Various - Altered Neurologycal Function Vol.1
(R.o.N.F. Records RNF-030)
Spanish dark-noise label R.o.N.F. have travelled the world in order to populate this slick compilation album and it's quite a line up. There are a number of familiar names here alongside some interesting newcomers.
From the USA, Darph / Nader (which I just noticed I had mistakenly written as Darth Nader) open proceedings nicely with a deep and dark soft focus grind. Fellow Americans Ctephin follow this with an almost symphonic composition of soaring tones and hissing menace. A very nice five minute visit to Spain in the company of Tzesne and their rolling loops and insistent drones and then it's back to the USA with Mystified for a driving drone piece that melded very nicely with the drilling coming from my next door neighbour. Next up is the also drill friendly C_utter (from Spain) whose swooping voices are a little too old hat for my taste (the drone is nice though). Back to the USA for Death Trance who have melded some misleadingly gentle upper register tones with a speaker killing tectonic rumble. A visit to The Netherlands with Kristus Kut brings proceedings back to a low and slow almost industrial grind. Norway's Swamps Up Nostrils continue the low-key approach with a short but sweet somnambulant dark ambient construction as do Americans Flat Affect. The sole UK representative Project Horsed create a very nice loop based psychedelia before Norss (Netherlands) returns to earth with his subterranean dark-drone. The ickily named Americans, Flower of Flesh & Blood take a more noisily digital approach full of eardrum rupturing high frequency waves and grimy swooshes before Spaniards, No, end the journey with a noisily apt track of (what I think is) guitar noise and singing.
Most compilations are pretty hit or miss affairs and there are a couple of tracks here that didn't really move me but when all's said and done there are way more hits here than there are misses and if you are interested in exploring some new names in the dark-ambient / dark-noise genres then you'd do a lot worse than checking this out.
Various - Bluesanct Mixtape 2008
I'm not 100% sure why I'm writing this review as you can't actually buy this album. It arrived accompanying the Caethua album 'Village of the Dammed' from a label (Bluesanct, obviously) I'd not come across before. It's intended as a label taster for reviewers and lucky bastards like myself. I've not heard of a single one of the 13 bands that make up the runtime but my god it's an absolute corker of an album.
Now compilations are always a mixed bag. The chances of you liking every track on an album of this sort is always going to be slim but I'm hooked by the lot, some very much so but I'm not going to single anyone out as their all worthy of a mention. I should probably give you some pointers as to where it all is musically. I think maybe the more gently psychedelic of the American indie bands especially people like Low, Songs Ohia, etc, there's a bit of acoustic folkiness and some vague allusions towards low-key country americana.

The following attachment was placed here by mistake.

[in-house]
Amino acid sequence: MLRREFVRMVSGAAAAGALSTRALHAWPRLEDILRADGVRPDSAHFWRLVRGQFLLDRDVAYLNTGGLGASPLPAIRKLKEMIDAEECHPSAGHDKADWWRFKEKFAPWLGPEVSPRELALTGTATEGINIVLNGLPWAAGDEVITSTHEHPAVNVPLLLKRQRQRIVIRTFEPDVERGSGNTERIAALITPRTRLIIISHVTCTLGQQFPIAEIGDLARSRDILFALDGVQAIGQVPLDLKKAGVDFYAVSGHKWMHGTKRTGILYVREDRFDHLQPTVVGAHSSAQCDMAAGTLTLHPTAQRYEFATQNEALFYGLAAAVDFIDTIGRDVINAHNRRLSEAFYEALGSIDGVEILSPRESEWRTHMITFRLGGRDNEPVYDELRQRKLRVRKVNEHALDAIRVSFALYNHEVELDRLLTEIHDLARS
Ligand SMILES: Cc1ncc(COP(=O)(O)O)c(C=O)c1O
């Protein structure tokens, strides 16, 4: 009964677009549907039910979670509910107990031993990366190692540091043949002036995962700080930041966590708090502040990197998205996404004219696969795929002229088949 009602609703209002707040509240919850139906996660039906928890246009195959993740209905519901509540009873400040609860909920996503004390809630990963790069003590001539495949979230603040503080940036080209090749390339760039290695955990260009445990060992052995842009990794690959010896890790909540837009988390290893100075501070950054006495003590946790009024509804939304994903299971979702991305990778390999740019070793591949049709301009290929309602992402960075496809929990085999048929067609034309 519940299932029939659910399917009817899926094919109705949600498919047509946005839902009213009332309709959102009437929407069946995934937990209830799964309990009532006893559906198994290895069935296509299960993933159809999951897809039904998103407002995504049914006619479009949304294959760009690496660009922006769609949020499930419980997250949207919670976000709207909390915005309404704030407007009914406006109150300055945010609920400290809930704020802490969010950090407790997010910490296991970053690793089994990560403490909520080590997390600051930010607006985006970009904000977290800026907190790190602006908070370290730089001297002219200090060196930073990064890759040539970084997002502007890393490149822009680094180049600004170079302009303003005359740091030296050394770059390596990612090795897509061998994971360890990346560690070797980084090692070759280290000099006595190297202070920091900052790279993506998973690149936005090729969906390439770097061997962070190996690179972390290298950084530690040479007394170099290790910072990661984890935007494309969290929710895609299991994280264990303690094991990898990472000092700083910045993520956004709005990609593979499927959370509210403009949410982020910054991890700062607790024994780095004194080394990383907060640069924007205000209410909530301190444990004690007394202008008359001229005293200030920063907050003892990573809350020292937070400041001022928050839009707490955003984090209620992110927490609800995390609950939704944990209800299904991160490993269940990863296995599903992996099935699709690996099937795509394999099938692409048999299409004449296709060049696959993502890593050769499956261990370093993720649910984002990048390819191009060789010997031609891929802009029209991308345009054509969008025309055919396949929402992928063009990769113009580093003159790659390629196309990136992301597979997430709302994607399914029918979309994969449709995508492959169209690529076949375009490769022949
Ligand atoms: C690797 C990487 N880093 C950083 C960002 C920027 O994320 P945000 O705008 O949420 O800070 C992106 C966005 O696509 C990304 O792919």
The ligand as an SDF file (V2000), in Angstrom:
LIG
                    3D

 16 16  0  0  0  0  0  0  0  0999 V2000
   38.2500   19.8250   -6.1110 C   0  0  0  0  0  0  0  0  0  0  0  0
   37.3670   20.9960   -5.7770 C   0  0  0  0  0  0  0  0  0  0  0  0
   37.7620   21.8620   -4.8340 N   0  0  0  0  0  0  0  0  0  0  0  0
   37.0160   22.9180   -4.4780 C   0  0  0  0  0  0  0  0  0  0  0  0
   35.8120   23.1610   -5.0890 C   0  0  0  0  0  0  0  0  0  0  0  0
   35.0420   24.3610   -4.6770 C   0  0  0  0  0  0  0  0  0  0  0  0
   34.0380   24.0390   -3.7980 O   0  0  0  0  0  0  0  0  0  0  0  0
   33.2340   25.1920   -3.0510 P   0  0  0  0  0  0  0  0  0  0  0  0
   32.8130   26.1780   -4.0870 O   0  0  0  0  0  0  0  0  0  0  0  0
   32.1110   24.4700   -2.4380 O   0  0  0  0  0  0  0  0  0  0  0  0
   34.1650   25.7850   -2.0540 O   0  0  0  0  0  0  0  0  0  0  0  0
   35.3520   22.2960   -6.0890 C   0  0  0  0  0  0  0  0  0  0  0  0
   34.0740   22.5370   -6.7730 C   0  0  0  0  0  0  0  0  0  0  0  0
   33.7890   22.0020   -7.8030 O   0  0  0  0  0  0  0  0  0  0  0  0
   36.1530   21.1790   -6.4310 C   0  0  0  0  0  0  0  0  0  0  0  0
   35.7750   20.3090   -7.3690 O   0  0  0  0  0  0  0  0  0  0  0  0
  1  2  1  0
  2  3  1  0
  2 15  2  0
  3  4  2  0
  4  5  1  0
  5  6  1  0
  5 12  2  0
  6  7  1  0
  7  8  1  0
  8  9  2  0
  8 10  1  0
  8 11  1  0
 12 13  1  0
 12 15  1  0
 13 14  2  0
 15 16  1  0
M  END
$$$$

So, why am I writing this review? I think I'm writing it for the reason I started Wonderful Wooden reasons in the first place which was to be a pointer towards music that was interesting, exciting, fun, worthwhile and underappreciated. Well here's 13 cases in point on one disc and they're all worth the effort of tracking them down. Bravo Bluesanct.
Various - Classroom Projects
(Trunk Records JBH049CD)
This newer release of music by children lacks the sheer gonzo insanity that made it's precursor on the label - 'Music For Children' by Carl Orff & Gunild Keetman - such an amazing and compulsive listen but has much to recommend it in it's own right.
Collated from a variety of recordings made by school children between 1959 and 1981 it features folk songs, experimental oddities and a version of 'Bright Eyes'. For me the definite highlights are the moments of avant-garde wonderfulness scattered throughout the album courtesy of an album by the name of 'Sound & Silence' but there are many moments of simply sublime music littered across the album, and a version of 'Bright Eyes'.
I was in primary and secondary school through the 1970s (the year of the latest recording here is the year I started senior (comprehensive) school) and so this sort of free and rather bucolic approach to musical education brings back some strange memories and raises some odd feelings (even though the songs we sung in school were in Welsh).
It is a wonderful selection of tracks that manages to hold that sense of wistful nostalgia whilst also remaining vital and entertaining. Even on a version of 'Bright Eyes',
Various - The Corwood Variations
(Summersteps Records Handmade SUM-HM 001)
Right, first off let me just say that I have no idea who Jandek is! There I've admitted to my unhipness. Sure I've heard the name and seen a photo of some skinny guy dressed in black at a gig in Glasgow a year or two back but that's it. Never heard a note! Not a one! Nothing! Nada! Zip! Zilch! Sweet F.A.! Equally, I've only heard of one outfit (Burning Star Core) on this companion disc to Summerstep Records two Jandek tribute albums and I've not heard anything by them either. So, fresh ears.